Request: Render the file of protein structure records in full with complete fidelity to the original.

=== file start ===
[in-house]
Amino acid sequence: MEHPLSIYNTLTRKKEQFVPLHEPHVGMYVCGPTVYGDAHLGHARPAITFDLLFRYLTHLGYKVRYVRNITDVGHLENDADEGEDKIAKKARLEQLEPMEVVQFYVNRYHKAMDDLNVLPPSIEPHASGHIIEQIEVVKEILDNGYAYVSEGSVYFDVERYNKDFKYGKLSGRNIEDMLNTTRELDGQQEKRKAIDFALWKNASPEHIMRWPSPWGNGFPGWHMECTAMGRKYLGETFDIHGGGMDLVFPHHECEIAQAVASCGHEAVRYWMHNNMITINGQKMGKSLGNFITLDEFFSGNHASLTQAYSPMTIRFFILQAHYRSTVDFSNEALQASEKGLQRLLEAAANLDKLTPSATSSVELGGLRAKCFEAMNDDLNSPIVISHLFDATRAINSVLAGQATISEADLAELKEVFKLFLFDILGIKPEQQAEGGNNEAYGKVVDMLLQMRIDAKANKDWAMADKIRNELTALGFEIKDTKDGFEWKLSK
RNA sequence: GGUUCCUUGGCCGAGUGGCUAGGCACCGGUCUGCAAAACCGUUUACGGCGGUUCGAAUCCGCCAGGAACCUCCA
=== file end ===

[in-house]
Amino acid sequence: MEHPLSIYNTLTRKKEQFVPLHEPHVGMYVCGPTVYGDAHLGHARPAITFDLLFRYLTHLGYKVRYVRNITDVGHLENDADEGEDKIAKKARLEQLEPMEVVQFYVNRYHKAMDDLNVLPPSIEPHASGHIIEQIEVVKEILDNGYAYVSEGSVYFDVERYNKDFKYGKLSGRNIEDMLNTTRELDGQQEKRKAIDFALWKNASPEHIMRWPSPWGNGFPGWHMECTAMGRKYLGETFDIHGGGMDLVFPHHECEIAQAVASCGHEAVRYWMHNNMITINGQKMGKSLGNFITLDEFFSGNHASLTQAYSPMTIRFFILQAHYRSTVDFSNEALQASEKGLQRLLEAAANLDKLTPSATSSVELGGLRAKCFEAMNDDLNSPIVISHLFDATRAINSVLAGQATISEADLAELKEVFKLFLFDILGIKPEQQAEGGNNEAYGKVVDMLLQMRIDAKANKDWAMADKIRNELTALGFEIKDTKDGFEWKLSK
RNA sequence: GGUUCCUUGGCCGAGUGGCUAGGCACCGGUCUGCAAAACCGUUUACGGCGGUUCGAAUCCGCCAGGAACCUCCA